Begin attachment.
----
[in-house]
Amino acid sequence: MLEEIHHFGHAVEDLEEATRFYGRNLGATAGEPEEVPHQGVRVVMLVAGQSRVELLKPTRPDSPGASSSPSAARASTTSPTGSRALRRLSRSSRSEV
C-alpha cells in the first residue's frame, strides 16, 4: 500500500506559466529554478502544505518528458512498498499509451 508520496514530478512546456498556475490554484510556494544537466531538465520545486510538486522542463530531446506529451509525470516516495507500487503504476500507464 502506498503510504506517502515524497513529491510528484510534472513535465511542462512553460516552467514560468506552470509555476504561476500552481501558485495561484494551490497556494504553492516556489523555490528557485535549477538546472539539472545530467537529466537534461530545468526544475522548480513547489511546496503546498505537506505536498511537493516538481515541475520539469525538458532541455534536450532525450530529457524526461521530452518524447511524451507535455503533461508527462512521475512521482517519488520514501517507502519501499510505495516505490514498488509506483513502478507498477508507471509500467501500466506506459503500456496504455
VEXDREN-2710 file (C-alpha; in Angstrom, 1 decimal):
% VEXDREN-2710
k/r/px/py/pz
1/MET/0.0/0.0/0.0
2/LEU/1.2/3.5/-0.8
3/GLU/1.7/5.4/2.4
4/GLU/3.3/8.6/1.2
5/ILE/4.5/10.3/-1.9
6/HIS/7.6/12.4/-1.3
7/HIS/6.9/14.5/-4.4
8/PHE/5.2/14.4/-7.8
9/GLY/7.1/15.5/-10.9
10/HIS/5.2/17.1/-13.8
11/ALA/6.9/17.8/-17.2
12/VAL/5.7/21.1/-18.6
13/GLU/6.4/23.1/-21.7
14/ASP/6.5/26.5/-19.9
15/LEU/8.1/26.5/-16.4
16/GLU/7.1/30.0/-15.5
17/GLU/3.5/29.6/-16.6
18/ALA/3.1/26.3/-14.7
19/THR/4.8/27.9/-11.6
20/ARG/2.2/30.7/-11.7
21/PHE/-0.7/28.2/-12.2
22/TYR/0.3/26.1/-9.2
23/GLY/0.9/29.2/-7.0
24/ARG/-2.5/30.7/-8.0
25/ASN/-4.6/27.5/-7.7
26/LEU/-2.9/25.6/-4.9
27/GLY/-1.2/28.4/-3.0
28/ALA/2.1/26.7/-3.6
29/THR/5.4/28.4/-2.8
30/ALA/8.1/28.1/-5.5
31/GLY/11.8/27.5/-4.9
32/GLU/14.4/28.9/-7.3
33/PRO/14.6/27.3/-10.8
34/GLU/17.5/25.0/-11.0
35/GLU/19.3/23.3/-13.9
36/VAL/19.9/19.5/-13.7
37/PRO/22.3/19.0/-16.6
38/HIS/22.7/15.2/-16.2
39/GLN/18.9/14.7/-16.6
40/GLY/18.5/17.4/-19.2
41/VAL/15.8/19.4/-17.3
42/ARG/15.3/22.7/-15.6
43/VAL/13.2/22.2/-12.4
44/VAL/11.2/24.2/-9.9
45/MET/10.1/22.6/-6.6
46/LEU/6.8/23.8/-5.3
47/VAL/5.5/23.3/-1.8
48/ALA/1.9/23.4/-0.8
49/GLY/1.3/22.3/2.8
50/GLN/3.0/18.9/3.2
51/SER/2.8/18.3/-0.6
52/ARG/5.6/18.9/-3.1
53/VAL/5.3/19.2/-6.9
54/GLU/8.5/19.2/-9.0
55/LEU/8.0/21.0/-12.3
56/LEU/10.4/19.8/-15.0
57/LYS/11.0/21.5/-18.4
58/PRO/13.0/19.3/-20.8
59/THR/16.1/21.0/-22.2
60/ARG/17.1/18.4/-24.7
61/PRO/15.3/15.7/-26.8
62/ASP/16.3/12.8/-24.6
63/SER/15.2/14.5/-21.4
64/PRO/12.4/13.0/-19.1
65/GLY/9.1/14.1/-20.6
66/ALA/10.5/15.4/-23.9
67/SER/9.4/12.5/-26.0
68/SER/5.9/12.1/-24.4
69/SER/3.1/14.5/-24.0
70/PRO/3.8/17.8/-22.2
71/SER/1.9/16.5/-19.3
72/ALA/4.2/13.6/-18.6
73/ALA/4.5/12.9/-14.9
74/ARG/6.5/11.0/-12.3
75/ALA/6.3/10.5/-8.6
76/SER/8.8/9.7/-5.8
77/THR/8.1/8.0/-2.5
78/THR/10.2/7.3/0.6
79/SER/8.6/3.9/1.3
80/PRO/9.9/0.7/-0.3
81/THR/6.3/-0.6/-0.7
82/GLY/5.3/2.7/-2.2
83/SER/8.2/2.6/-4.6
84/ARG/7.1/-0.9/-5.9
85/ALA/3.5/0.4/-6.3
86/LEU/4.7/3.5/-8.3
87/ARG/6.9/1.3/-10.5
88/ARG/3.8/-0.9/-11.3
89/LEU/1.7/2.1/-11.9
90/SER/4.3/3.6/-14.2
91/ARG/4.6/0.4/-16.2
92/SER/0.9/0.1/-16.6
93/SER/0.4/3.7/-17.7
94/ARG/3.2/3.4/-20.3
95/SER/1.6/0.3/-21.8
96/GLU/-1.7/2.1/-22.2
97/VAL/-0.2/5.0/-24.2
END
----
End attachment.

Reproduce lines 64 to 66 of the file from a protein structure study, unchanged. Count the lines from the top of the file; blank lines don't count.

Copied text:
58/PRO/13.0/19.3/-20.8
59/THR/16.1/21.0/-22.2
60/ARG/17.1/18.4/-24.7